Monday, May 2, 2016

Chernobyl. (תתחדש to Reb Yitz Twersky on the Shtreimel)


JJJ said...

are you supposed to say tischadesh?
furry animals were harmed in production

breslover said...

Chernobyl Twersky a self propelled wind mill..

כותנות אור said...

ויעש ה' אלוקים לאדם ולאשתו כתנות "עור" וילבישם. הם החיות ברא לשמשוני

Fact checker said...

in the video, Reb Yitz describes a Karah(seder plate) of reb Mottelle Chernobler that had inscribed descriptions of all the palaces of his 8 sons.
did all the sons lead their own courts, while there was alive?
even the younger ones were so established ?
Was reb Mottele Chernobler the first rebbe that took Pidyonoth?
something is wrong......

ראש כבש said...

"are you supposed to say.."

יהי רצון שנהיה לראש ולא לזנב! ברכה על השחיטה בהמה, חיה ועוף, או הוידי בשעת הקרבות קרבנות

rebcharles said...

here is another Twersky, R'Neal, with a slightly different point of view
Join PORAT at Its Inaugural Event

My grandfather, Menahem Nahum of Chernobyl, was one of the youngest students of the Baal Shem Tov. As an itinerant preacher in the 18th century he espoused a philosophy of tolerance and acceptance. For the Jews of the Ukraine who were searching for meaning and as a reply to those who opposed Hasidut, his message of “derachecha darchei noam” brought hope.

I wonder at times if we as a Jewish community have lost our way of our appreciation that every Jew is created in the image of God. I therefore come to my Judaism as a pluralist, not validating the paths that all Jews take, but with the understanding that the ways of Torah are transcendent and pleasant. All Jewish discourse should be directed by choice, civility and pleasantry. In a particularistic way, Modern Orthodoxy should reflect a pleasant Torah. The Modern Orthodox community has reached a crisis point. We would be fools if we did not recognize that there are marked differences in the spectrum of left and right of Modern Orthodoxy. There are some in our community who are quick to push out those whose opinion may be somewhat or radically different in how halacha is interpreted. It would be naive of me to expect easy solutions to all issues of Jewish law. However, the discussions that ensue as a result of disagreement need to be pleasant, text based and respectful.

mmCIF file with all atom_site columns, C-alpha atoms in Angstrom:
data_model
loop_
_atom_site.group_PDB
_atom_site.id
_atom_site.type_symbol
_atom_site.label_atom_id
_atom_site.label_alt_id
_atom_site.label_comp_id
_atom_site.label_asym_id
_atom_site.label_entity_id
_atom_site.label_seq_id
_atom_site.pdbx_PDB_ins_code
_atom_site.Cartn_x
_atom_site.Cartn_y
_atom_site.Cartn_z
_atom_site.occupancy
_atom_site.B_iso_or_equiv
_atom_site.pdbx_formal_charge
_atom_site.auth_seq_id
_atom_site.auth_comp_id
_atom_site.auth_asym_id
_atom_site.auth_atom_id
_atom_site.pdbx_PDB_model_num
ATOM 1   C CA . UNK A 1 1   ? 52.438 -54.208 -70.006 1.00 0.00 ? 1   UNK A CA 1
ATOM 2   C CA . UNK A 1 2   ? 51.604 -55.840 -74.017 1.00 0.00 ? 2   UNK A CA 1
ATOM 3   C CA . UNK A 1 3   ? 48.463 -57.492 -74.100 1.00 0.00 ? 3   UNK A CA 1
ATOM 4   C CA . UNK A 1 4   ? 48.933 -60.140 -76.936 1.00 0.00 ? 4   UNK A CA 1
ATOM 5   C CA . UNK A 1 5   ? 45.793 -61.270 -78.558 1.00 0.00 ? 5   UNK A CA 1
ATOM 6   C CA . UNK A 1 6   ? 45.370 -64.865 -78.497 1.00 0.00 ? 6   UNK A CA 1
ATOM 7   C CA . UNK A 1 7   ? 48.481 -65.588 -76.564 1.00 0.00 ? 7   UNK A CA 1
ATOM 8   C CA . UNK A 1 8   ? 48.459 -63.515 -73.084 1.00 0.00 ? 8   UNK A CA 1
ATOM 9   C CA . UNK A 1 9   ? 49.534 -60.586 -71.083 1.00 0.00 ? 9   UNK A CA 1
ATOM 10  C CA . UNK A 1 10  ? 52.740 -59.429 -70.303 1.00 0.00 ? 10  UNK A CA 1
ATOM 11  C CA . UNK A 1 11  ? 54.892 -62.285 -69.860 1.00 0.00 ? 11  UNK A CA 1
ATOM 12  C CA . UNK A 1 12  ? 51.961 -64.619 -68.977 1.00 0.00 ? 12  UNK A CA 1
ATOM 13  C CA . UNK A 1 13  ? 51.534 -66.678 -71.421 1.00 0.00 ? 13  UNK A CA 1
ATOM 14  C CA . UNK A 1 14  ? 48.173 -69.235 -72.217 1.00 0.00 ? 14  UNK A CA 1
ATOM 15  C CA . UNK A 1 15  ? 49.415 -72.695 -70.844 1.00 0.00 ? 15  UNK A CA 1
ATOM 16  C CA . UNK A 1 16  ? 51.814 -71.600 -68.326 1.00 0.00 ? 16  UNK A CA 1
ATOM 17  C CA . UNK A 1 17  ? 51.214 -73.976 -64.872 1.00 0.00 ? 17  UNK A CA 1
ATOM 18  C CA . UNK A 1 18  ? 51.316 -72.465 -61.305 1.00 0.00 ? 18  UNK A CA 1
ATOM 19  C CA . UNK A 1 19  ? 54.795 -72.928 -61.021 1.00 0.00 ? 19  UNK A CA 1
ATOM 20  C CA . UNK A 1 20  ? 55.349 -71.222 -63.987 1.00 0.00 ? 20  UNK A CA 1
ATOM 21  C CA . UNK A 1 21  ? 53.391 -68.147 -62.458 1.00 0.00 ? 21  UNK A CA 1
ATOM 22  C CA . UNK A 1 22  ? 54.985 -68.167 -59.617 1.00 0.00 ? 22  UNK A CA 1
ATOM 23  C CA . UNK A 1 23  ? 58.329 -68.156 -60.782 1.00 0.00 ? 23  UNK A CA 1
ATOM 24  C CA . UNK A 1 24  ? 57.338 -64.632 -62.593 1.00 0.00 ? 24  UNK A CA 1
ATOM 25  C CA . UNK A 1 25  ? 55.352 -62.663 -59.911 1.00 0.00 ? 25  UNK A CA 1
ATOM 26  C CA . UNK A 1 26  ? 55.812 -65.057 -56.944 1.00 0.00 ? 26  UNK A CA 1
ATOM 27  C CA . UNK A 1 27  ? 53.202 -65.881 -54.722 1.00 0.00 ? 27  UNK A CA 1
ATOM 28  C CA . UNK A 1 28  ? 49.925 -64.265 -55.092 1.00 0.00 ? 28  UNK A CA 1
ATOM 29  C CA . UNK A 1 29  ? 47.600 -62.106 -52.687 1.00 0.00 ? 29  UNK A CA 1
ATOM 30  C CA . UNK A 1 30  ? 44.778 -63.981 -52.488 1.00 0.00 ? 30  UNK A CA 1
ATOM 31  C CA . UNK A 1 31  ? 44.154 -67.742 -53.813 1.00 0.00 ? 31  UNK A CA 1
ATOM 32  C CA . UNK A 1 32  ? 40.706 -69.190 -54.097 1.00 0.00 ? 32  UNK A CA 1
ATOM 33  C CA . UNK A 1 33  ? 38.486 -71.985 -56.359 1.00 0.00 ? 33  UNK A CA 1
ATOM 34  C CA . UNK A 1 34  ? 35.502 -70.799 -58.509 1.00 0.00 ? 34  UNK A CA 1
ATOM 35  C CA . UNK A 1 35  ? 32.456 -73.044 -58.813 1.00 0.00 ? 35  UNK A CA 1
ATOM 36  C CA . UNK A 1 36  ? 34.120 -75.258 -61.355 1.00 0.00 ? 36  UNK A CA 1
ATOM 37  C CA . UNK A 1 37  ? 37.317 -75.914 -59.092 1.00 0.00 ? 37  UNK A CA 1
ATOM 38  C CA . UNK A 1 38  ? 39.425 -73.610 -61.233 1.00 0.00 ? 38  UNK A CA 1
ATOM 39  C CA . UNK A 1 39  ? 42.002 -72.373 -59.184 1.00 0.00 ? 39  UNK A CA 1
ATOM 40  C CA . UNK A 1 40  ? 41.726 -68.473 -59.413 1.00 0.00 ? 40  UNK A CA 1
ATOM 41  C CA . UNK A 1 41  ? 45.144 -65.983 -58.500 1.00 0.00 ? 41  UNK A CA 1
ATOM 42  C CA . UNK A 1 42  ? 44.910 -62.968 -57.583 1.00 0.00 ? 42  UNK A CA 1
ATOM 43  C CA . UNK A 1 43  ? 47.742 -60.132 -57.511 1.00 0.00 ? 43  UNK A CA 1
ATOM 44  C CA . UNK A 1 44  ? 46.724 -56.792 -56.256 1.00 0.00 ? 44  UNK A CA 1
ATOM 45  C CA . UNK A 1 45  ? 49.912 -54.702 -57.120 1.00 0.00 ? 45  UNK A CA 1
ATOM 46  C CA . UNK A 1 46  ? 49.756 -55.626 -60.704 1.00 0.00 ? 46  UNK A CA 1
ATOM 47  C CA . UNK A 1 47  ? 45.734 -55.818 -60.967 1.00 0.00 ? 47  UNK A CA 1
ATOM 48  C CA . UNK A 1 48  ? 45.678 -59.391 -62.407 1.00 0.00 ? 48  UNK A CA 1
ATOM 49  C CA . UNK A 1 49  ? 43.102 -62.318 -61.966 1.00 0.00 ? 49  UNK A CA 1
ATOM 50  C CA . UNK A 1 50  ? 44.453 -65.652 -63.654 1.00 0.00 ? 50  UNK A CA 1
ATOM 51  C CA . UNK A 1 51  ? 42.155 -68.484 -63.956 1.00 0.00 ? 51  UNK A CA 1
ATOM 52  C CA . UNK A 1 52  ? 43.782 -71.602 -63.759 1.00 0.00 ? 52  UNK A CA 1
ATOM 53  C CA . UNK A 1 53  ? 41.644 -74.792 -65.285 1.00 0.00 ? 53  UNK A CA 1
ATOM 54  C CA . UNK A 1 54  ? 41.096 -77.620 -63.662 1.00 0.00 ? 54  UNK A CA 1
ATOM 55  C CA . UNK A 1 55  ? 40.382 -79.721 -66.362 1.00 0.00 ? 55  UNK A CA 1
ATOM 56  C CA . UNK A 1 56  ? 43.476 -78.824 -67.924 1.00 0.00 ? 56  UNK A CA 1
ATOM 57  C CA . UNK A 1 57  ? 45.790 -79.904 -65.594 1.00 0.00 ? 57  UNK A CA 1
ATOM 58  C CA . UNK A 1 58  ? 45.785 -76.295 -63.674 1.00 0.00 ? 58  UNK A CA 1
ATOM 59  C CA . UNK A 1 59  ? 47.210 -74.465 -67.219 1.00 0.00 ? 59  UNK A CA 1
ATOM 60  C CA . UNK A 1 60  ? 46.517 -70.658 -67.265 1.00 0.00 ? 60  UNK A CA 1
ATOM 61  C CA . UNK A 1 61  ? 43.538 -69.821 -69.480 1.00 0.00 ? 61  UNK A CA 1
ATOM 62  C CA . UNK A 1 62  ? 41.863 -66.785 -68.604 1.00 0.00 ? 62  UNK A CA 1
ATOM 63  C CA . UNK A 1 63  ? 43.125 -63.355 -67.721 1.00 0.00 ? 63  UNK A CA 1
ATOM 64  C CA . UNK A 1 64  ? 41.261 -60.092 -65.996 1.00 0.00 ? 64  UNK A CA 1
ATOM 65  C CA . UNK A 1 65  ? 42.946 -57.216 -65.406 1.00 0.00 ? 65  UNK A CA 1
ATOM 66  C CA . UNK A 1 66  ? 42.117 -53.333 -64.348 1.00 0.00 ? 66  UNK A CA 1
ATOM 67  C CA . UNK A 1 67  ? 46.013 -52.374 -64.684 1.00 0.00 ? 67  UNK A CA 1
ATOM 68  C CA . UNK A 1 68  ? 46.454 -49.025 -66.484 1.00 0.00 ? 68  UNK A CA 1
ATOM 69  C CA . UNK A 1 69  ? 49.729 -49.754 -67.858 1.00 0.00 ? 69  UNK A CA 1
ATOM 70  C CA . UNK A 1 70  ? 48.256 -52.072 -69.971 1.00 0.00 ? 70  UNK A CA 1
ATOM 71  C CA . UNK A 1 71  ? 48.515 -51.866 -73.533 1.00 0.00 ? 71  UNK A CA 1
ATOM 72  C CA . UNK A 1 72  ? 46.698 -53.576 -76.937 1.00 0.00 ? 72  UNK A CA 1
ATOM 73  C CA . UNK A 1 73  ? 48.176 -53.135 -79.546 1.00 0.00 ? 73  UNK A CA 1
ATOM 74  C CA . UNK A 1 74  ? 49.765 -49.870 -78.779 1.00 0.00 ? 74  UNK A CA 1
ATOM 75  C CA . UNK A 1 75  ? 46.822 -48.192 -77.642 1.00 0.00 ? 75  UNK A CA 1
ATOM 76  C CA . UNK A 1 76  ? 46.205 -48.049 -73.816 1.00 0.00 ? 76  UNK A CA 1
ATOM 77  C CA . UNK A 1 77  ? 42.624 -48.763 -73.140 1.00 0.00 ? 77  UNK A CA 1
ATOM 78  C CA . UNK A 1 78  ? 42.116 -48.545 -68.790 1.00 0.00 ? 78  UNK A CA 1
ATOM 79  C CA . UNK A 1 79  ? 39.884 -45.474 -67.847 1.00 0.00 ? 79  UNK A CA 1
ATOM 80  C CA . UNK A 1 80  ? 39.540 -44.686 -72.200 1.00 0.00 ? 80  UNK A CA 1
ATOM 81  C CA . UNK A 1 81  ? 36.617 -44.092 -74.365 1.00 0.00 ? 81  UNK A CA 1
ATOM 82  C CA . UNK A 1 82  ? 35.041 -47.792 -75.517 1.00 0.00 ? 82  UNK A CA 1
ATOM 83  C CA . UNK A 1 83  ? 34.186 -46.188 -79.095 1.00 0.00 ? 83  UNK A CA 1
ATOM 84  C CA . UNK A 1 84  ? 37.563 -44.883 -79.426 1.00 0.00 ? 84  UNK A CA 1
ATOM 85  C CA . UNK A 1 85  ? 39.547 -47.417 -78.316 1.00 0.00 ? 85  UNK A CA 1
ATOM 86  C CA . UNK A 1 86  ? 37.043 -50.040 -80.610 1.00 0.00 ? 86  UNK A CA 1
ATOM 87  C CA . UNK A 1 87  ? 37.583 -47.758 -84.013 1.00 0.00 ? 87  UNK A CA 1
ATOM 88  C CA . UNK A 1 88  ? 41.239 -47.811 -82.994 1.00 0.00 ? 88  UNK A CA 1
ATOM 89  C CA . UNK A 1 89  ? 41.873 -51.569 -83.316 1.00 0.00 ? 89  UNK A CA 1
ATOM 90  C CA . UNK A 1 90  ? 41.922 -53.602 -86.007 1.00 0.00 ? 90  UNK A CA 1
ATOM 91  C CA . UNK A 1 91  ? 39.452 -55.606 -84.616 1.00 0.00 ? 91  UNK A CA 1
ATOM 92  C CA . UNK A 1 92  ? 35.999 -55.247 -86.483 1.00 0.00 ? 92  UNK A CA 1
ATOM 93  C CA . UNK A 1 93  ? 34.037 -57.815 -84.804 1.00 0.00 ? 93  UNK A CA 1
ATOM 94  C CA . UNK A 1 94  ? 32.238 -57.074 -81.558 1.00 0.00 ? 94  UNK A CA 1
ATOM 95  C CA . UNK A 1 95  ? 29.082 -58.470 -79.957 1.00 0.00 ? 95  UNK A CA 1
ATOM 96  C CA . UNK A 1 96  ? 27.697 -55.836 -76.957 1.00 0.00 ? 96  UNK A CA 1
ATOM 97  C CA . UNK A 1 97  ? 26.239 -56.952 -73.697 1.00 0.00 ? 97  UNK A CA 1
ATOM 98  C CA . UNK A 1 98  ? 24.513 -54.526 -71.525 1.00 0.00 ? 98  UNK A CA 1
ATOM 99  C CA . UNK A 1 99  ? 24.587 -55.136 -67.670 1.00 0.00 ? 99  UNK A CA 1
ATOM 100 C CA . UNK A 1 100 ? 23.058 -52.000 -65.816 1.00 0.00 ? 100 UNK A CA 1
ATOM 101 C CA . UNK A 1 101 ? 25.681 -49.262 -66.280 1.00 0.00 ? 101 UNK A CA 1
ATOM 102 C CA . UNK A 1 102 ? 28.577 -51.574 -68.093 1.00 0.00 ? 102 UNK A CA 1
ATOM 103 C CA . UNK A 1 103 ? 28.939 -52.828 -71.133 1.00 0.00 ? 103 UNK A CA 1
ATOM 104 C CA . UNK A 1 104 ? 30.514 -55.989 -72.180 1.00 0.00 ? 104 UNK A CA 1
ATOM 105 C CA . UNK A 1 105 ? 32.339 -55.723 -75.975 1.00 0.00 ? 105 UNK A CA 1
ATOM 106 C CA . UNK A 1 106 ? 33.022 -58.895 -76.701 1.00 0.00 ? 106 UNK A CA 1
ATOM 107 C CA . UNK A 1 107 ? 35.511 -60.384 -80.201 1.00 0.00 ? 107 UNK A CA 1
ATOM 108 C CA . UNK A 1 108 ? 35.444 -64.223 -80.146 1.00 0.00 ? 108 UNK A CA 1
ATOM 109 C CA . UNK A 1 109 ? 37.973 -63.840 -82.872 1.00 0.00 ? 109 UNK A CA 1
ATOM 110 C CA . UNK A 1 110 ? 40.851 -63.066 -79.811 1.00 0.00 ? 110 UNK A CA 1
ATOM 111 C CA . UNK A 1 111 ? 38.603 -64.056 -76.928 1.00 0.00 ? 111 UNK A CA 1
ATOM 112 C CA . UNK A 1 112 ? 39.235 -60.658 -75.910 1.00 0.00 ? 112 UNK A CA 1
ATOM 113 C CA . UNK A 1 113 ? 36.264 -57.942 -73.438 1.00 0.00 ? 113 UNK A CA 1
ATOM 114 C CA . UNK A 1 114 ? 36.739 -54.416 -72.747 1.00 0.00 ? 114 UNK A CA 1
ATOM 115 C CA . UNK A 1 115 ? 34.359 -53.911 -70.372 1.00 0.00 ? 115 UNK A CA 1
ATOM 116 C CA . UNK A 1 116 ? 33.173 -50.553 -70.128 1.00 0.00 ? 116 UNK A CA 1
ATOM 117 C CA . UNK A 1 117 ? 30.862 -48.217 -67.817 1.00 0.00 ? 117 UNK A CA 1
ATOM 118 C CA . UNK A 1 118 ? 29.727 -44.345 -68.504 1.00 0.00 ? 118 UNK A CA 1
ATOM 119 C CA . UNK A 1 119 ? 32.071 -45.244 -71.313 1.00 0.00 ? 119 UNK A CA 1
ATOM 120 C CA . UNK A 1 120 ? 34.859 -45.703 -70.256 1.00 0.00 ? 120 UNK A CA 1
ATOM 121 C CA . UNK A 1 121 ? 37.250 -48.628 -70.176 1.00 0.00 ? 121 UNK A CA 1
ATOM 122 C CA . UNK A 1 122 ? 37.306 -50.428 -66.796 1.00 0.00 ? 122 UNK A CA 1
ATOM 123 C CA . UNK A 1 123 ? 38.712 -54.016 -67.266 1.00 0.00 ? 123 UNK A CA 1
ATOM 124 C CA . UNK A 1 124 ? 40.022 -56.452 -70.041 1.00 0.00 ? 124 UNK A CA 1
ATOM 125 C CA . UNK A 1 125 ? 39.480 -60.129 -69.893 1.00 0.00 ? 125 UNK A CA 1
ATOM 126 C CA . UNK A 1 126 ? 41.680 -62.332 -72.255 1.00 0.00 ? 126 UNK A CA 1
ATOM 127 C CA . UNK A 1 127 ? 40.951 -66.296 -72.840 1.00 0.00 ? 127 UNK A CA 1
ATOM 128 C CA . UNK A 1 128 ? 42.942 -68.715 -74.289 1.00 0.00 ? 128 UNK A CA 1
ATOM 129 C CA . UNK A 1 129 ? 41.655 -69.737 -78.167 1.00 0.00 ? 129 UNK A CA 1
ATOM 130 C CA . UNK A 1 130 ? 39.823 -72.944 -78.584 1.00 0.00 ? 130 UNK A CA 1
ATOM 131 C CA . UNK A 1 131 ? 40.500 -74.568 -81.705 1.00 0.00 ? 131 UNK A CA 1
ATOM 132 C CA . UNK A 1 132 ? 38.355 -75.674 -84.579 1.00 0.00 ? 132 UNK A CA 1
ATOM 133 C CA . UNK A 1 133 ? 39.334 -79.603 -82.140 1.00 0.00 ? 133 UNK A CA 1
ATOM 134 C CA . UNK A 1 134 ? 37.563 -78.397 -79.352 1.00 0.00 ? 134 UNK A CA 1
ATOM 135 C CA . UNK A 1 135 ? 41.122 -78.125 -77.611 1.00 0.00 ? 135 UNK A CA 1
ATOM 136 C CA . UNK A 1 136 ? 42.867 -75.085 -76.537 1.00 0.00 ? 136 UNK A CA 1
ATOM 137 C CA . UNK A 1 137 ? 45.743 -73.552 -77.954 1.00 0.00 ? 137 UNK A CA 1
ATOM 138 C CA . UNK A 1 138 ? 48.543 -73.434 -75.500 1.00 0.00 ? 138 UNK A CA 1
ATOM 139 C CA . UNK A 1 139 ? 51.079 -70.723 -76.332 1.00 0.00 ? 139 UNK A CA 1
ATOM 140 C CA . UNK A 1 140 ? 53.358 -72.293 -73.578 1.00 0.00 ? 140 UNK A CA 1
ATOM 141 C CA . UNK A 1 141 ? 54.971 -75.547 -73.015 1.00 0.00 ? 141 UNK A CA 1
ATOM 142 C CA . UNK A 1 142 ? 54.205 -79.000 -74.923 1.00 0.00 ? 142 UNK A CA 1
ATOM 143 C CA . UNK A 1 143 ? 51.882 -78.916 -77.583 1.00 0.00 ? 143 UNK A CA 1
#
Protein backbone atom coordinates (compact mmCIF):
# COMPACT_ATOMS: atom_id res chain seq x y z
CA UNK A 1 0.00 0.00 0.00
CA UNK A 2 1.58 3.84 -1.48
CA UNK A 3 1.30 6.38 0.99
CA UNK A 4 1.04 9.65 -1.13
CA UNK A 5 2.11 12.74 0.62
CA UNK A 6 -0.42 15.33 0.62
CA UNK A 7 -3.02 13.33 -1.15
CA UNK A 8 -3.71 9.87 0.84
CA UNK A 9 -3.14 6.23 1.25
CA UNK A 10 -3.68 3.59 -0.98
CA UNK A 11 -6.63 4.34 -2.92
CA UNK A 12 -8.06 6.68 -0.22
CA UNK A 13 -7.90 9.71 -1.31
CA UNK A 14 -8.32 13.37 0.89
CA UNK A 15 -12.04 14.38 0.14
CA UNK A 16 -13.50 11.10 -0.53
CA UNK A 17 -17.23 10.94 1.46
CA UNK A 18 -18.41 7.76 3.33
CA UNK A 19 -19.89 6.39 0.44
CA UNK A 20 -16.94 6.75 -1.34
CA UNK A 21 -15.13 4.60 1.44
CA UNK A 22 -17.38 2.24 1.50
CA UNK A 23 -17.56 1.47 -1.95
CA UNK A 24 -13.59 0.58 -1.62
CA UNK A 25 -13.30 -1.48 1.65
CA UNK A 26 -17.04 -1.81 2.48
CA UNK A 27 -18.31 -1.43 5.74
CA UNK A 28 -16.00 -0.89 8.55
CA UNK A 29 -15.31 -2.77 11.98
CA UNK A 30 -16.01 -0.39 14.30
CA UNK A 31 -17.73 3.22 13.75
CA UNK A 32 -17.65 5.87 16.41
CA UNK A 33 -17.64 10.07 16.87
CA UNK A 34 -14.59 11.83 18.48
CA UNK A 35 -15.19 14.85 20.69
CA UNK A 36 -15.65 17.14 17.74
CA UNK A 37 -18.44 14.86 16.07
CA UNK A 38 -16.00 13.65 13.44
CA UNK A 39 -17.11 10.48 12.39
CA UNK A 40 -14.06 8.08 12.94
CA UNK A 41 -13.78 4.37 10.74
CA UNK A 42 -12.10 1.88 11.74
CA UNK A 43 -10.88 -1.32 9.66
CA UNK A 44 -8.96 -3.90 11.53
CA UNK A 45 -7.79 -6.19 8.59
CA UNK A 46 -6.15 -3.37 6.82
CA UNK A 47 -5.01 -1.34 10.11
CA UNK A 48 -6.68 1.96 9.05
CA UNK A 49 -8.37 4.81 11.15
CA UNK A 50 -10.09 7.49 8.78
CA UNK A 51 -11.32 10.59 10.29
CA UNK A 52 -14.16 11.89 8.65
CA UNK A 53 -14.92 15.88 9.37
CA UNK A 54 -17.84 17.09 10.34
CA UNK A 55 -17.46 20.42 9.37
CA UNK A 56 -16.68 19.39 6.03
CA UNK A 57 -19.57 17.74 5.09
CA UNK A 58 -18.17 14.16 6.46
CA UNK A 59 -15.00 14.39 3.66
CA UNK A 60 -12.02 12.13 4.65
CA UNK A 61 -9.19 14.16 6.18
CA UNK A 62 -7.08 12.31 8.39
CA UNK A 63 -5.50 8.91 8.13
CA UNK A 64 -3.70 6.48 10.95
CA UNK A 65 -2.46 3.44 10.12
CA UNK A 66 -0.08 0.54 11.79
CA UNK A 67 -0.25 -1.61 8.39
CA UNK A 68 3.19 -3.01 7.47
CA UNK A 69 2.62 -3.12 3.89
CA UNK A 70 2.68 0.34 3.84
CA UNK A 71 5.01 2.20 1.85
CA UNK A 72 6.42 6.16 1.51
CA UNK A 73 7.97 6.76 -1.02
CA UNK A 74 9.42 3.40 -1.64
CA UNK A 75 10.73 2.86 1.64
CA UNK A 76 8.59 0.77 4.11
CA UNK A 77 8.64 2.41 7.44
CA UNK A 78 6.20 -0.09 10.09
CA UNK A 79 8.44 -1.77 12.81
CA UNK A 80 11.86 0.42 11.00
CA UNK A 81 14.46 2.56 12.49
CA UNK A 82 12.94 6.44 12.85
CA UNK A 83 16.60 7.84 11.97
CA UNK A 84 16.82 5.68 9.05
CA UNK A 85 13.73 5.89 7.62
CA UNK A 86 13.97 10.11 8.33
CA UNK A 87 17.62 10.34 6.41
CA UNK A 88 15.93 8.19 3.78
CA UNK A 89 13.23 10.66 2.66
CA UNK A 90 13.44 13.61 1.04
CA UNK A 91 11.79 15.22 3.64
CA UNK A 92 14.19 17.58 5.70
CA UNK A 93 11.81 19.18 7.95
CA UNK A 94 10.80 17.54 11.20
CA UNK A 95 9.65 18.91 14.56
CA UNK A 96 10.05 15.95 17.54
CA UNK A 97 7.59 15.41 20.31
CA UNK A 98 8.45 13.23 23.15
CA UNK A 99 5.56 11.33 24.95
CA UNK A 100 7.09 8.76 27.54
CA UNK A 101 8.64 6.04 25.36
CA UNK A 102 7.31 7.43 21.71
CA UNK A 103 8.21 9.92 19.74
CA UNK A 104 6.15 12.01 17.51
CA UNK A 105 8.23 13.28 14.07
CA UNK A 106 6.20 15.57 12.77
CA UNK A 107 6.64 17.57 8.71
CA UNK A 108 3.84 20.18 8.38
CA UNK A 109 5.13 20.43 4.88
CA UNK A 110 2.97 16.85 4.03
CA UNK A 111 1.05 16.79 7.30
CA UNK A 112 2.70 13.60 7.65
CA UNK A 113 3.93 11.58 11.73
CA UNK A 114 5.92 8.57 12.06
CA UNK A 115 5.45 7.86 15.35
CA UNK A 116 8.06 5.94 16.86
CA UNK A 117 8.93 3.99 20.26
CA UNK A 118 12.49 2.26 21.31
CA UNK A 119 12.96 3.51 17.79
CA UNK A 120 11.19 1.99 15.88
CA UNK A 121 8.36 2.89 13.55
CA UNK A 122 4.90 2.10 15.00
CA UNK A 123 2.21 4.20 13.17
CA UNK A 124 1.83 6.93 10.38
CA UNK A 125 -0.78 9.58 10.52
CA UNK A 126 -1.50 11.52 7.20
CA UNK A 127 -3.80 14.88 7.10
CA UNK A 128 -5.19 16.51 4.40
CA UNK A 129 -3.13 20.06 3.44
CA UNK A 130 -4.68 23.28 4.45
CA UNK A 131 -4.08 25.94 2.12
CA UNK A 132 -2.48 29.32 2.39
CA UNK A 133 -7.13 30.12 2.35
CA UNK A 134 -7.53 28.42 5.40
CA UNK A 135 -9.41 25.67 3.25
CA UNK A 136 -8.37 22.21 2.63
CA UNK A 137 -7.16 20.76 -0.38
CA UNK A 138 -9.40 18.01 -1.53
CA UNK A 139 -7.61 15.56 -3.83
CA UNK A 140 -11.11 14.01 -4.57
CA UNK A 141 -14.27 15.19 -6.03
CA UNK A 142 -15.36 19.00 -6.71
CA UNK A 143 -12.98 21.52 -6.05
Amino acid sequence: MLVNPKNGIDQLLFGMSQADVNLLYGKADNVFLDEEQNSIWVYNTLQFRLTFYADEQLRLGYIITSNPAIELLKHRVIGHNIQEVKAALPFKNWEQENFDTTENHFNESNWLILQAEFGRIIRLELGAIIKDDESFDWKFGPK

Issues regarding the role of women in the community, agunot and personal status are complex. In a community of Jewishly well-educated men and women, voices need to be heard and understood, the issues need to be studied and discussed, and left open for critical review. Institutions have been founded to answer the needs of both men and women. In response to those voices, agencies like Giyur k’halacha and the International Bet Din are seeking answers to the complex agunah and conversion issues that face our community. What has the response been by the establishment? Instead of sitting down at the table, these institutions have been brandished as invalid. Organizations in Israel like Beit Morasha and Beit Hillel are paradigms of civility and openness and there are voices of moderation in the RCA as well as at the Center of the Jewish Future of Yeshiva University.

It is in the spirit of “darachecha darchei noam” that I want to call attention to a new organization that has been formed by concerned individuals in the Modern Orthodox community. The formation of PORAT is inspired by the principles of open dialogue, inclusivity, tolerance, thoughtful halachic observance and progressive education. PORAT’S inaugural event will take place this Sunday evening at Congregation Kehillat Jeshurun in New York City at 7 p.m. Featured speakers will be Rabbi Benny Lau, Rabbi Chaim Steinmetz, Ann Pava and Steven Bayme. More information can be found on the website:

I want to urge all Modern Orthodox Jews regardless of if they see themselves as left, right or center to attend this event. I hope that the establishment of PORAT can bring us together to discuss issues of concern to all of us who identify with Modern Orthodoxy.

Neal Twersky